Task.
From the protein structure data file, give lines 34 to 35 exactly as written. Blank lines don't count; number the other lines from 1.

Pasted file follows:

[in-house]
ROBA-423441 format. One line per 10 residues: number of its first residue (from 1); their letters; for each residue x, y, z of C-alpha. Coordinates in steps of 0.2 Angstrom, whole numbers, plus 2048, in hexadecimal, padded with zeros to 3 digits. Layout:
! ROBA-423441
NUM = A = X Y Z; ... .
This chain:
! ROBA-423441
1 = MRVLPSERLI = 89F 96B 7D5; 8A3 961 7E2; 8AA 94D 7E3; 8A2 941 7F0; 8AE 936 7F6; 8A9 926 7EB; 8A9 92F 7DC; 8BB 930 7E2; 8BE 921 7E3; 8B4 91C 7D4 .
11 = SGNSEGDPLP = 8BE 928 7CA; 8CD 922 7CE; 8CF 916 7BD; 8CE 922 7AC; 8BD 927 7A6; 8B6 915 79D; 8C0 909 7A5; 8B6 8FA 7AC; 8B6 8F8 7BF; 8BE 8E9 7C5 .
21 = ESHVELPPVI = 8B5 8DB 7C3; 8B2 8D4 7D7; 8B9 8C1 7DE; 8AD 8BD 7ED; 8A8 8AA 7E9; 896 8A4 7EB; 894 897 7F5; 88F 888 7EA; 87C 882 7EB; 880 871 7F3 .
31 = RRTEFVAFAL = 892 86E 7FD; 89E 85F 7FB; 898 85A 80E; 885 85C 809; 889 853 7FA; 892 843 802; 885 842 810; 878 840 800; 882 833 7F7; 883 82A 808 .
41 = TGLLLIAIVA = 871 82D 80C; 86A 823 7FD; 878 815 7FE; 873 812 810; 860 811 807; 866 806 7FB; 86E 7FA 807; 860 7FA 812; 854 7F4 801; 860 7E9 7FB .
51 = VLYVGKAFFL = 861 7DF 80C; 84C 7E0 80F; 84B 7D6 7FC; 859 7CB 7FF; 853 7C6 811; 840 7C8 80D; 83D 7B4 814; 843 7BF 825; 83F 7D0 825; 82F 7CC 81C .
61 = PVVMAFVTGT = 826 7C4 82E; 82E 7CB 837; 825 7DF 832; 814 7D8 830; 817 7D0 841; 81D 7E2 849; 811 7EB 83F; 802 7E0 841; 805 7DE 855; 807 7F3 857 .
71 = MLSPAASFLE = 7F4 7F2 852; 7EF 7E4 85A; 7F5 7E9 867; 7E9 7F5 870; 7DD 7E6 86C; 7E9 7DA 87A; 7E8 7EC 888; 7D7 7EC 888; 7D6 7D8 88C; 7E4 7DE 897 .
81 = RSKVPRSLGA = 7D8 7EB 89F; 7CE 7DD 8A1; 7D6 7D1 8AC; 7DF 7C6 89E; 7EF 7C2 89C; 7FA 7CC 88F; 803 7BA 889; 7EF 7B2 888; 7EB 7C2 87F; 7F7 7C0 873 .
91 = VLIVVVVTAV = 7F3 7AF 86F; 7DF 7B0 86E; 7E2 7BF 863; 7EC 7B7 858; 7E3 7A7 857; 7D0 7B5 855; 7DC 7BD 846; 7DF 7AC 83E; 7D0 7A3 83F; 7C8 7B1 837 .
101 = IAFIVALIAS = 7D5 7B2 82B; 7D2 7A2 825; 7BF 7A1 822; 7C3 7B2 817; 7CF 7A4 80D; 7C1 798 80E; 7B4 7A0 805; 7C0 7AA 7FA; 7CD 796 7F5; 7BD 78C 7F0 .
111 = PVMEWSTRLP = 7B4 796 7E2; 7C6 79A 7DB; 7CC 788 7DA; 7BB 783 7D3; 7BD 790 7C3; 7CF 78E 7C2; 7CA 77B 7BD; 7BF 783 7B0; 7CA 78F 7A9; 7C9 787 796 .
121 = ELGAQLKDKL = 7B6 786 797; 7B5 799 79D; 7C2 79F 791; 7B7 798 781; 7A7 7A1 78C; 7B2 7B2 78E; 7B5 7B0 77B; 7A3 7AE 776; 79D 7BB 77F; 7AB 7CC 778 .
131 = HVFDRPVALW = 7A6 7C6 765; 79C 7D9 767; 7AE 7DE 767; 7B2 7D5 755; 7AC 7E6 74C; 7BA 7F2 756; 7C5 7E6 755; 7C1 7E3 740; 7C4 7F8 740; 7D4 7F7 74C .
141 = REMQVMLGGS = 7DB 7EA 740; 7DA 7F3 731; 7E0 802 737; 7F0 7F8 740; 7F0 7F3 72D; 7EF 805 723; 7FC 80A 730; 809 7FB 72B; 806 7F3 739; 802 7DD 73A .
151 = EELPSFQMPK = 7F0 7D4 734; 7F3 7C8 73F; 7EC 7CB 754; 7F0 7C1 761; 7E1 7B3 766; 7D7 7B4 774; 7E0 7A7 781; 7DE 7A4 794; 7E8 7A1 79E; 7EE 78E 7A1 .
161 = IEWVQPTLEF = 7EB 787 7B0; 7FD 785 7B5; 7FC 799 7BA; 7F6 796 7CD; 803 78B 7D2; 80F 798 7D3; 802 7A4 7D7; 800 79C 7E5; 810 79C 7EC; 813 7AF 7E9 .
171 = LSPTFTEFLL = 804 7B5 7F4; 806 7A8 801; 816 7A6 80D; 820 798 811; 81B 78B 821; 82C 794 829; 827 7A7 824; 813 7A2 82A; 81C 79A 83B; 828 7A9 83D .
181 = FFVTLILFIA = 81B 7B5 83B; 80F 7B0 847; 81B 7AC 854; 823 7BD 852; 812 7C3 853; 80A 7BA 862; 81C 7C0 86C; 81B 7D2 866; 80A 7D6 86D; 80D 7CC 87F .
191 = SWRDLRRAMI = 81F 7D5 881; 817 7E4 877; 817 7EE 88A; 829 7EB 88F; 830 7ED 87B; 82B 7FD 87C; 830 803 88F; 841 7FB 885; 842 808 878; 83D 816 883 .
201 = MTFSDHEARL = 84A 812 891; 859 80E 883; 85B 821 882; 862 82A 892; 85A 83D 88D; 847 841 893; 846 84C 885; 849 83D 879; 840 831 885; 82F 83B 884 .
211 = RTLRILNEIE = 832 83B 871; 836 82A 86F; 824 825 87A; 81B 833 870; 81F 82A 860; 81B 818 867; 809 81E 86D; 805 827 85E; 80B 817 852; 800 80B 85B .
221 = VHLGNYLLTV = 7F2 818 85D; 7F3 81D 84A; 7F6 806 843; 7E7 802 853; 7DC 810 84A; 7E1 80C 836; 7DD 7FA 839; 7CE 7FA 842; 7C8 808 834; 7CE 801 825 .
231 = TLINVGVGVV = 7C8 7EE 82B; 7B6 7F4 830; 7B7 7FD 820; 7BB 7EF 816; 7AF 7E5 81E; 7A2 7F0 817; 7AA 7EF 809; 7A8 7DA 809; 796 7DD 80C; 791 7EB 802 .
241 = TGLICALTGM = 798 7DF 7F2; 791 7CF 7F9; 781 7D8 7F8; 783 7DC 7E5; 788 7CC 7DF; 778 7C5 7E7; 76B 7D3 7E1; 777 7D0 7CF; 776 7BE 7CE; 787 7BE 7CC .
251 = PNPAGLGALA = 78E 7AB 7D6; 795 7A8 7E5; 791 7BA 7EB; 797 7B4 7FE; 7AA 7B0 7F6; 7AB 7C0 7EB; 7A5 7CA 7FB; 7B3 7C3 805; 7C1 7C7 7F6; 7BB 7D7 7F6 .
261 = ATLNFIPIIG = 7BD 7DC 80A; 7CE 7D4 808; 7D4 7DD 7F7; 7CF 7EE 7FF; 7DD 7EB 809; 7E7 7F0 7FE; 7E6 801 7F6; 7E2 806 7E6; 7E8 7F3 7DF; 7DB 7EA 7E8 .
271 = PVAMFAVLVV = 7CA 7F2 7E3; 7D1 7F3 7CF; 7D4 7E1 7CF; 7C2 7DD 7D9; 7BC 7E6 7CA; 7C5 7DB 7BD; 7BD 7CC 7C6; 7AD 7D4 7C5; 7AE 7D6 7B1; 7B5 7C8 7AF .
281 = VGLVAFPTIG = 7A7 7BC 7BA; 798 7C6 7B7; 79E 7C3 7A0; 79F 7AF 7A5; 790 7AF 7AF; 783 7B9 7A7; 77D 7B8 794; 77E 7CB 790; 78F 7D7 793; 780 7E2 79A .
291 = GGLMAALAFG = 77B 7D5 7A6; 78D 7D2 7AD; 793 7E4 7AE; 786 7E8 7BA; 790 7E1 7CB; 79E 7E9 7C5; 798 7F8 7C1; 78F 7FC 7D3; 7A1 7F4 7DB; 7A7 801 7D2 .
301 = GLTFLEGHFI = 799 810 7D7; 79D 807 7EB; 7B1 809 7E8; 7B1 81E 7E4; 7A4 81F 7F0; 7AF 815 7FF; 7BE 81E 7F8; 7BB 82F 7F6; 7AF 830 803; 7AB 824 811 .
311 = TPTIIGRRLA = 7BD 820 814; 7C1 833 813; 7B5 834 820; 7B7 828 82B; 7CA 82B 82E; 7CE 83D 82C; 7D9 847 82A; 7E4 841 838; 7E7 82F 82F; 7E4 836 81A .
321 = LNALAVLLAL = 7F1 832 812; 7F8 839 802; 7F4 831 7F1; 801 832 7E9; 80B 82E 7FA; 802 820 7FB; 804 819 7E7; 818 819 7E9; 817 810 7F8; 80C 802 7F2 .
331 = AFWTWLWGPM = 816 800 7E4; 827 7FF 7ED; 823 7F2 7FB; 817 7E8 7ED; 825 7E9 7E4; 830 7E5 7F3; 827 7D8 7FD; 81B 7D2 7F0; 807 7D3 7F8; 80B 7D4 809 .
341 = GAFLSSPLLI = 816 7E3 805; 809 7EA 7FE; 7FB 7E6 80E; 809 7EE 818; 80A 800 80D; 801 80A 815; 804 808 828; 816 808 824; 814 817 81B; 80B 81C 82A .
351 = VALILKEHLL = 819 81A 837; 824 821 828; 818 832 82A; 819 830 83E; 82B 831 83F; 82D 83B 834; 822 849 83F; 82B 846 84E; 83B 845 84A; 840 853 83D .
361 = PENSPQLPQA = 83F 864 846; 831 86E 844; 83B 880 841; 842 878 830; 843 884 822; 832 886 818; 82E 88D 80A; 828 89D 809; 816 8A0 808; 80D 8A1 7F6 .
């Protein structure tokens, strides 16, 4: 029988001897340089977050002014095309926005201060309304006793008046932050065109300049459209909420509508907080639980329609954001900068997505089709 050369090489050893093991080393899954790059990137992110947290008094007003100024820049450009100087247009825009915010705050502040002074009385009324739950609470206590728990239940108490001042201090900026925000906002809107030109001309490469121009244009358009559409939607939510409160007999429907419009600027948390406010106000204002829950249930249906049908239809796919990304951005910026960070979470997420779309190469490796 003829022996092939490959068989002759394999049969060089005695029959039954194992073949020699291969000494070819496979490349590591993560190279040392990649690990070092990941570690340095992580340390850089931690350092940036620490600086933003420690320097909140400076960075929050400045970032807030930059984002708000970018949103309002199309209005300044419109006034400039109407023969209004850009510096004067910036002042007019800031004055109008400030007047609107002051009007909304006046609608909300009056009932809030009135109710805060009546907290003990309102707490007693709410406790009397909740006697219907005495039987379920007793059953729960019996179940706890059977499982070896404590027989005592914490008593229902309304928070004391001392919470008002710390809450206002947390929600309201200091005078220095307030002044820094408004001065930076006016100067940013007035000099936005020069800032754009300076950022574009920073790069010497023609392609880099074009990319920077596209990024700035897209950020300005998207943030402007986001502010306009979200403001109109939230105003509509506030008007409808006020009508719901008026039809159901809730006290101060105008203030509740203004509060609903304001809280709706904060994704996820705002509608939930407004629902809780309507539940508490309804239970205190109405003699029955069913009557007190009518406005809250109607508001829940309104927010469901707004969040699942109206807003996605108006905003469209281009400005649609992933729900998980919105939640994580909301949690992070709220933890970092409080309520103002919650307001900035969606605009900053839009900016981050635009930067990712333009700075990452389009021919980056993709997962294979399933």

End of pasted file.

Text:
271 = PVAMFAVLVV = 7CA 7F2 7E3; 7D1 7F3 7CF; 7D4 7E1 7CF; 7C2 7DD 7D9; 7BC 7E6 7CA; 7C5 7DB 7BD; 7BD 7CC 7C6; 7AD 7D4 7C5; 7AE 7D6 7B1; 7B5 7C8 7AF .
281 = VGLVAFPTIG = 7A7 7BC 7BA; 798 7C6 7B7; 79E 7C3 7A0; 79F 7AF 7A5; 790 7AF 7AF; 783 7B9 7A7; 77D 7B8 794; 77E 7CB 790; 78F 7D7 793; 780 7E2 79A .